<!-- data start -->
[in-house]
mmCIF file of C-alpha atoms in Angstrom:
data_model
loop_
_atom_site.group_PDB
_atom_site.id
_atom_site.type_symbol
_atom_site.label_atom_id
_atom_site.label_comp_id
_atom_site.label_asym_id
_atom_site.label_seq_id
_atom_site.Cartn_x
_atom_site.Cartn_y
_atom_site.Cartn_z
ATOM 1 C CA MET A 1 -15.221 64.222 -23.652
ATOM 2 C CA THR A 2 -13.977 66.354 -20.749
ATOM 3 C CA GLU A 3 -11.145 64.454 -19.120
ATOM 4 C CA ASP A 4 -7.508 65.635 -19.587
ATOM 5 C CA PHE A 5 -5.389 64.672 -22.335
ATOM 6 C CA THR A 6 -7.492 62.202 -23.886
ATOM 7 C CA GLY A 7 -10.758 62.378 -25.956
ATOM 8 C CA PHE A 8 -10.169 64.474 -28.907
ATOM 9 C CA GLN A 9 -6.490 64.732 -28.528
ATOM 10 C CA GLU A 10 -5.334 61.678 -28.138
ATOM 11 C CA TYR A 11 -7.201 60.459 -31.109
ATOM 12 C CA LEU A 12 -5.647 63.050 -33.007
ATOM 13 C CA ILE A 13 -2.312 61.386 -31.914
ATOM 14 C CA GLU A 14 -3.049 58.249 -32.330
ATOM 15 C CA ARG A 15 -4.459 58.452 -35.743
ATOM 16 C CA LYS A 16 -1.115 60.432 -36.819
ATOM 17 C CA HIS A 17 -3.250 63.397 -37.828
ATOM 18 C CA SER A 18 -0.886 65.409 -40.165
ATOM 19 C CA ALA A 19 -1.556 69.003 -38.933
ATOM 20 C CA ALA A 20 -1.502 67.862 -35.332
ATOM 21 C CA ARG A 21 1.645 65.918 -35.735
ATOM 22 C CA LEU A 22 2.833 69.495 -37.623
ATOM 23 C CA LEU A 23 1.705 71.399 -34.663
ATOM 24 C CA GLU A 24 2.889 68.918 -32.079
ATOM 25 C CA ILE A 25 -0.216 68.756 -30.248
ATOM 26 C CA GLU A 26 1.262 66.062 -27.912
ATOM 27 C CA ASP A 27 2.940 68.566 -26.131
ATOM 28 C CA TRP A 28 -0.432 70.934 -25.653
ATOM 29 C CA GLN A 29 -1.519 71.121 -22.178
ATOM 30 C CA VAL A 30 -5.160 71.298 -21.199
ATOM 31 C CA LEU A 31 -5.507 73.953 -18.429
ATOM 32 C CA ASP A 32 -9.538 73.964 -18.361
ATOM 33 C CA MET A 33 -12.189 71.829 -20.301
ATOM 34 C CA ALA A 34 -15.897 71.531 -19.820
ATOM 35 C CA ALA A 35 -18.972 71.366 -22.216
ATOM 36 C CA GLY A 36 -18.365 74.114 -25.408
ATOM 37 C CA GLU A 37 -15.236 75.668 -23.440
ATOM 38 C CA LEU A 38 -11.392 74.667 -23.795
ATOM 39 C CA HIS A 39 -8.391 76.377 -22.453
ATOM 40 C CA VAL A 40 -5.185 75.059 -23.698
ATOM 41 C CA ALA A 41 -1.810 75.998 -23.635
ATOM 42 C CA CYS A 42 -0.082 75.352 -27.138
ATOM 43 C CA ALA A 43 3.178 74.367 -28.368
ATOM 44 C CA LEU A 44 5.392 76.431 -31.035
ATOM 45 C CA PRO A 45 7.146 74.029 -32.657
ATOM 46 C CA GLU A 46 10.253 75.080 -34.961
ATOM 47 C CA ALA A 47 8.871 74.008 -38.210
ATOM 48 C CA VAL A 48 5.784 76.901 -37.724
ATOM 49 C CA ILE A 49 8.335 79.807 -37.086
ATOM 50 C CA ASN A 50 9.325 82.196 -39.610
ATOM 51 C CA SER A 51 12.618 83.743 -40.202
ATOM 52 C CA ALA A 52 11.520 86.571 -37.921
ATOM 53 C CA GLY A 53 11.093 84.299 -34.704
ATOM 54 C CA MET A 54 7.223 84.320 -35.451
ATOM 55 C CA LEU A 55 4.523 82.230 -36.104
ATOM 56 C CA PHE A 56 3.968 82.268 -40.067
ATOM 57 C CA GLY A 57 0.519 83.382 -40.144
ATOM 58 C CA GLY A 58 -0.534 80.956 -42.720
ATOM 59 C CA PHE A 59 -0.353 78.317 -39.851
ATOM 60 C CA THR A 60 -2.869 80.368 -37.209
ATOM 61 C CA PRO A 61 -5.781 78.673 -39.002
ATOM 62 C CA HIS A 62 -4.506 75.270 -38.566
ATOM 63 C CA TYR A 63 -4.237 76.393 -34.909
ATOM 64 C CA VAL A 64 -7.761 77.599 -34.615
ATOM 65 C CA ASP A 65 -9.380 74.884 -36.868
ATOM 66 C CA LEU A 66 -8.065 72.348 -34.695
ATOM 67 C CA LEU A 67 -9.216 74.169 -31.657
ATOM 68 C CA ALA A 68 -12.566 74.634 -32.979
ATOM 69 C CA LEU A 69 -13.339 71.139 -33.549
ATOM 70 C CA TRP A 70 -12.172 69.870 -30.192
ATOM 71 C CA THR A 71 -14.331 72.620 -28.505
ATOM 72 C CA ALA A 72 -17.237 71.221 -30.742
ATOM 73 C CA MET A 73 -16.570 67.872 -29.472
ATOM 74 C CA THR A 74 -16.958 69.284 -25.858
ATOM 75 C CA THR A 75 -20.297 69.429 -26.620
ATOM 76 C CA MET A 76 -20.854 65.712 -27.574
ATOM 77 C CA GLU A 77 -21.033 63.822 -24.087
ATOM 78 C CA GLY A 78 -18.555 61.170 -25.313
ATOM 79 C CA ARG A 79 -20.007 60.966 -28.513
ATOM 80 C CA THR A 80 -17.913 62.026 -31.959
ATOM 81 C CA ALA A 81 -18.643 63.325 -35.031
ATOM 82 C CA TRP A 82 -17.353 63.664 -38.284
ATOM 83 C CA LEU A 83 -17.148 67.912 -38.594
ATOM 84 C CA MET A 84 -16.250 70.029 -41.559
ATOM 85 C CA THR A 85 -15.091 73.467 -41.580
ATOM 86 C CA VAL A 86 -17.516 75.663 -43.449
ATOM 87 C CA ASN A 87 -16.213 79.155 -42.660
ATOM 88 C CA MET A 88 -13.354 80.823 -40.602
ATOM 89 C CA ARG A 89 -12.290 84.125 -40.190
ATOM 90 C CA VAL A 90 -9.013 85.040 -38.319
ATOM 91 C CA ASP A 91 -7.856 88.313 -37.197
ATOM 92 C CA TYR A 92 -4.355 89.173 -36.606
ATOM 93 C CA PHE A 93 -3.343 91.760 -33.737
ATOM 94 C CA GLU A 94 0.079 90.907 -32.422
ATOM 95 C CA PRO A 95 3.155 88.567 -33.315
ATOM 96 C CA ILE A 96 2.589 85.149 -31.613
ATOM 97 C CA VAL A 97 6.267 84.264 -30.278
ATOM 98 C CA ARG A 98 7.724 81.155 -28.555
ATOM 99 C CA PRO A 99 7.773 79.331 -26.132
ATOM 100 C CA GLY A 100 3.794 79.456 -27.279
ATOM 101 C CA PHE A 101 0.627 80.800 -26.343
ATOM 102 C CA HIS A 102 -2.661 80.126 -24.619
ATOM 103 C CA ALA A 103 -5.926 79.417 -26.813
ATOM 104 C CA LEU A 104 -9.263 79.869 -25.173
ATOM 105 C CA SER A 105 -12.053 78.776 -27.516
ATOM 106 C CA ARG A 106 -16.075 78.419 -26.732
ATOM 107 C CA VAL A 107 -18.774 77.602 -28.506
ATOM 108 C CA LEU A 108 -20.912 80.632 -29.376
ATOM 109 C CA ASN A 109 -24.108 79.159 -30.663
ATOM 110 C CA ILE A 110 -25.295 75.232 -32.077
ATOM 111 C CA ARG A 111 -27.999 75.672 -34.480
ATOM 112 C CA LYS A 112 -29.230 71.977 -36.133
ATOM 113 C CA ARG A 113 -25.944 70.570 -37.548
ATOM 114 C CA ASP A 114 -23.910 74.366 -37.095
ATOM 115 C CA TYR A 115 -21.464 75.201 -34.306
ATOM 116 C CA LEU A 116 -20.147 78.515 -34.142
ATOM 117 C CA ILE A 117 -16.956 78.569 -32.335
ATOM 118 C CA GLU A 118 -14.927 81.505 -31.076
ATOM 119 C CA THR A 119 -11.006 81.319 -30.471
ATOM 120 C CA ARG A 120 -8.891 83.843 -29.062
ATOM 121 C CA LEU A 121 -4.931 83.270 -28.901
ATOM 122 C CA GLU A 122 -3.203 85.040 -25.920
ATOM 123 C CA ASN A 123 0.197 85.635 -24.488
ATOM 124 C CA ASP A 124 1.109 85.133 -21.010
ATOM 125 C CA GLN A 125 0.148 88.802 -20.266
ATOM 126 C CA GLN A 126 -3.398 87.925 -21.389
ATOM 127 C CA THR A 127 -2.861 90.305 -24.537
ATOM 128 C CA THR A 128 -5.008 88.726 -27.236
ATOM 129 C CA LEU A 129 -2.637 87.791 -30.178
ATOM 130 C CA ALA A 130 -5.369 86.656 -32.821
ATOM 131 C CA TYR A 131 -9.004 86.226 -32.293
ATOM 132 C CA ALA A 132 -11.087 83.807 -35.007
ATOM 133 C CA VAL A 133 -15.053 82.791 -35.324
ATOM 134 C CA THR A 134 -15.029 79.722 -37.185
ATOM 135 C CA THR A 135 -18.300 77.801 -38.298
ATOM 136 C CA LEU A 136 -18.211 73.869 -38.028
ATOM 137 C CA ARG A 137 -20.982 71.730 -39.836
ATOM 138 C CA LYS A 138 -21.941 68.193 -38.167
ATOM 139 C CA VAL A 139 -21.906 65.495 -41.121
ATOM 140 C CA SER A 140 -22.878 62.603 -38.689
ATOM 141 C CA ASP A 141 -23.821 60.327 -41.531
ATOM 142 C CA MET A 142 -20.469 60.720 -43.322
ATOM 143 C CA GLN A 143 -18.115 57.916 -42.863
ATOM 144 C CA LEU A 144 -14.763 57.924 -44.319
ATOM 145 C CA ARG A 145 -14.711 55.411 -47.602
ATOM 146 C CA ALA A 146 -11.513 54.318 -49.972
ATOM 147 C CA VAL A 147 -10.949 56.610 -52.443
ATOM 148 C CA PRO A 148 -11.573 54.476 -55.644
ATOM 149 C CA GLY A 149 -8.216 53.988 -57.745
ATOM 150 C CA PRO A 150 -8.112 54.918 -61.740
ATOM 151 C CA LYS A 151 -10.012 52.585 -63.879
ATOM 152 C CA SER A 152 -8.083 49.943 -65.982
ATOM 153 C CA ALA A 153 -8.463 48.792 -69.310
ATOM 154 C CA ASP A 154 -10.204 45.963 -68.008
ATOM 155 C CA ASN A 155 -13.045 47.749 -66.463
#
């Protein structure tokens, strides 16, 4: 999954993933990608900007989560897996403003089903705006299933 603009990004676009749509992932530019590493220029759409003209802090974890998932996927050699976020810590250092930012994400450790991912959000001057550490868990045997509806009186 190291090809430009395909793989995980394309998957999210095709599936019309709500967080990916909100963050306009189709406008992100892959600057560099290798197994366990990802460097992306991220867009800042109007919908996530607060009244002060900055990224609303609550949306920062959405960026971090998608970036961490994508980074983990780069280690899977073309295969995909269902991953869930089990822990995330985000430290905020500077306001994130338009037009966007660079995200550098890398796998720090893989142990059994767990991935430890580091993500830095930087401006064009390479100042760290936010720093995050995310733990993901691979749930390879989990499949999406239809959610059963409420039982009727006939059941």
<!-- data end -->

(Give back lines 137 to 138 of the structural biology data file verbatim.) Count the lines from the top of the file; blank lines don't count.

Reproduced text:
ATOM 123 C CA ASN A 123 0.197 85.635 -24.488
ATOM 124 C CA ASP A 124 1.109 85.133 -21.010